Childhood obesity according to the World Health Organization is one of the most serious public health challenges of the 21st century. The proportion of childhood obesity is high both globally and in Sweden. This is of great concern since obese children tend to stay obese in adulthood. In order to develop strategies to prevent early childhood obesity more knowledge is needed regarding factors explaining why children become overweight and obese. Preventive strategies require accurate and easy-to-use methods to assess physical activity in response to energy expenditure as well as energy intake in young children, but such methods are largely lacking or have shown limited accuracy. The aims of this thesis were: 1) to describe the longitudinal development of body composition from 1 week to 4.5 years of age; 2) to study relationships between measures of body composition and the physical activity level (PAL) at 1.5 and 3 years of age; 3) to evaluate if heart rate recording and movement registration using Actiheart can capture variations in total energy expenditure (TEE) and activity energy expenditure (AEE) at 1.5 and 3 years; 4) to evaluate the potential of a 7-day activity diary to assess PAL at 1.5 and 3 years of age; 5) to evaluate a new tool (TECH) using mobile phones for assessing energy intake at 3 years of age.

Healthy children were investigated at 1 and 12 weeks (n=44), at 1.5 (n=44), 3 (n=33) and 4.5 (n=26) years of age. Body composition was measured using air-displacement plethysmography at 1 and 12 weeks and at 4.5 years of age. At 1.5 and 3 years, body composition, TEE, PAL and AEE were assessed using the doubly labelled water method and indirect calorimetry. Heart rate and movements were recorded using Actiheart (four days) and physical activities were registered using the 7-day diary. Energy intake was assessed using TECH during one complete 24-hour period.

Average percentage of total body fat (TBF) and average fat mass index (FMI) were higher (+3 to +81 %), while fat-free mass index (FFMI) was slightly lower (-2 to -9 %), in children in the study from 12 weeks until 4.5 years of age when compared to corresponding reference values. A relationship between TBF% and PAL was found both at 1.5 and 3 years of age. At 3 years, but not at 1.5 years, this could be explained by a relationship between PAL and FFMI. Actiheart recordings explained a significant but small fraction (8%) of the variation in free-living TEE at 1.5 and 3 years, and in AEE (6 %) at 3 years, above that explained by body composition variables. At 1.5 and 3 years of age, PAL estimated by means of the activity diary using metabolic equivalent (MET) values by Ainsworth et al. was not significantly different from reference PAL, but the accuracy for individuals was low. Average energy intake assessed by TECH was not significantly different from TEE. However, the accuracy for individuals was poor.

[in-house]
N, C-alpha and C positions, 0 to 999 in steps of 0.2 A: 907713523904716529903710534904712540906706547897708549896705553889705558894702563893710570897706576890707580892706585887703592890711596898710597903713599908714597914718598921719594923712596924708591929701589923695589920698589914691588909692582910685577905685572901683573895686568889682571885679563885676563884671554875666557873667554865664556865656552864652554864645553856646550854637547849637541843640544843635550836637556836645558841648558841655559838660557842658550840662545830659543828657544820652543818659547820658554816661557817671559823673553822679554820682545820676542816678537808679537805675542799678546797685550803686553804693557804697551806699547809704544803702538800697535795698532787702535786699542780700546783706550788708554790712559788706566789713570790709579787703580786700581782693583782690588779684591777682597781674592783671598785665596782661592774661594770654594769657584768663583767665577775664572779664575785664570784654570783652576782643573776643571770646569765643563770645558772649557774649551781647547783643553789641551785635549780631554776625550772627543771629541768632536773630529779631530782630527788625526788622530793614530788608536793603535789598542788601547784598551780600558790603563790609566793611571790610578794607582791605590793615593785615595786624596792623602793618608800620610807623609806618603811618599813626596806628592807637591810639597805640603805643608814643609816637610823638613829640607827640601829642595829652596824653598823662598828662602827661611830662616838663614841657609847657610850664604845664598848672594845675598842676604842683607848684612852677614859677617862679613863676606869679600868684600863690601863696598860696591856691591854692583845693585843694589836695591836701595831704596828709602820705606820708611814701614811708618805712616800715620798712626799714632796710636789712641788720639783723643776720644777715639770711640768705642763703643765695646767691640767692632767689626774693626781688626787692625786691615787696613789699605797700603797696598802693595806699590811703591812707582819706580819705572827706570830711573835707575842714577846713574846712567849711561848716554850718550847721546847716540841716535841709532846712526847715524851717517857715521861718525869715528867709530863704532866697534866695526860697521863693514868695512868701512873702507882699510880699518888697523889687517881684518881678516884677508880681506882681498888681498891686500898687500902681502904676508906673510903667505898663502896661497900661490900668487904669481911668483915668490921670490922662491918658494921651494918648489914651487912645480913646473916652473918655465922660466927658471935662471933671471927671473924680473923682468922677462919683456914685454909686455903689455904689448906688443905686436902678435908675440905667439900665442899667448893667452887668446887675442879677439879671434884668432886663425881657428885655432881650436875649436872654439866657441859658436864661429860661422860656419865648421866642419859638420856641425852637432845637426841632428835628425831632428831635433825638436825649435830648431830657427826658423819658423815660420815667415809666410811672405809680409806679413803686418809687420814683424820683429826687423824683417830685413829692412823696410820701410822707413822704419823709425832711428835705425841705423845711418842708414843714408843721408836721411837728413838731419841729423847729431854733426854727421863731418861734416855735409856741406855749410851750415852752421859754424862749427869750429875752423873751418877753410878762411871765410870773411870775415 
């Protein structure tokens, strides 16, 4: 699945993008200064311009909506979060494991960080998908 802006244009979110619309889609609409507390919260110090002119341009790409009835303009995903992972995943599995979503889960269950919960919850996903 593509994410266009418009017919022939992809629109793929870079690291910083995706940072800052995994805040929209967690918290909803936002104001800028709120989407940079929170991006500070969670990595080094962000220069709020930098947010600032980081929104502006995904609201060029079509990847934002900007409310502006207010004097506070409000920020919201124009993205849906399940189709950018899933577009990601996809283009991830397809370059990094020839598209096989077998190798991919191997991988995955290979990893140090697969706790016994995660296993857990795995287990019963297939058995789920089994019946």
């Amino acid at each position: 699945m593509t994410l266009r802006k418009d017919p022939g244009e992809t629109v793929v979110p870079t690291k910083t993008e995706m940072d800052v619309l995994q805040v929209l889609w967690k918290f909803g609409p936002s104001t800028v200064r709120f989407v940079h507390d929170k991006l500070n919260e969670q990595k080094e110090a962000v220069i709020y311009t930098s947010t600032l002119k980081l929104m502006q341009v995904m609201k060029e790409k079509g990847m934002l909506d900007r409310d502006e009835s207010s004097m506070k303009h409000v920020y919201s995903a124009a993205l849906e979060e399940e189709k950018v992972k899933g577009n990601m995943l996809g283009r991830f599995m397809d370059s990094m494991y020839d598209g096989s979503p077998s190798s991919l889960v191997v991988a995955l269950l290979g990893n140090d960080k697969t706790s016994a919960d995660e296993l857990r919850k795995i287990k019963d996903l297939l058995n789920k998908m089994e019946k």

The results of this thesis suggest that 1) The higher body fatness of the children in the study compared to the corresponding reference values may indicate the presence of a secular trend in body composition development characterized by a high body fatness. 2) Body fatness might counteract physical activity at 1.5 years of age when the capacity to perform physical activity is limited, but not at 3 years of age when such a capacity has been developed. 3) Actiheart recordings explained a significant but small fraction of the variation in TEE at 1.5 and 3 years, and in AEE at 3 years of age, above that explained by body composition variables. 4) The activity diary and TECH produced mean values in agreement with reference PAL and TEE, respectively, but the accuracy for individual children was low.

In conclusion, the results of this thesis suggest the presence of a secular trend in body composition development in healthy Swedish children, from infancy up to 4.5 years of age, which is characterized by a high body fatness. Methods to assess physical activity and energy intake at 1.5 and 3 years of age provided some promising results on a group level, although further research is needed to increase the accuracy of these methods in individual children.

Place, publisher, year, edition, pages
Linköping: Linköping University Electronic Press, 2015. 68 p.
Series
Linköping University Medical Dissertations, ISSN 0345-0082 ; 1457
National Category
Clinical Science Public Health, Global Health, Social Medicine and Epidemiology
Identifiers
urn:nbn:se:liu:diva-117420 (URN)10.3384/diss.diva-117420 (DOI)978-91-7519-093-8 (ISBN)
Public defence
2015-06-01, Berzeliussalen, Campus US, Linköping, 09:00 (English)
Opponent
Supervisors
Available from: 2015-04-27 Created: 2015-04-27 Last updated: 2015-04-27Bibliographically approved

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Eriksson, BrittLöf, MarieHannestad, UlfForsum, Elisabet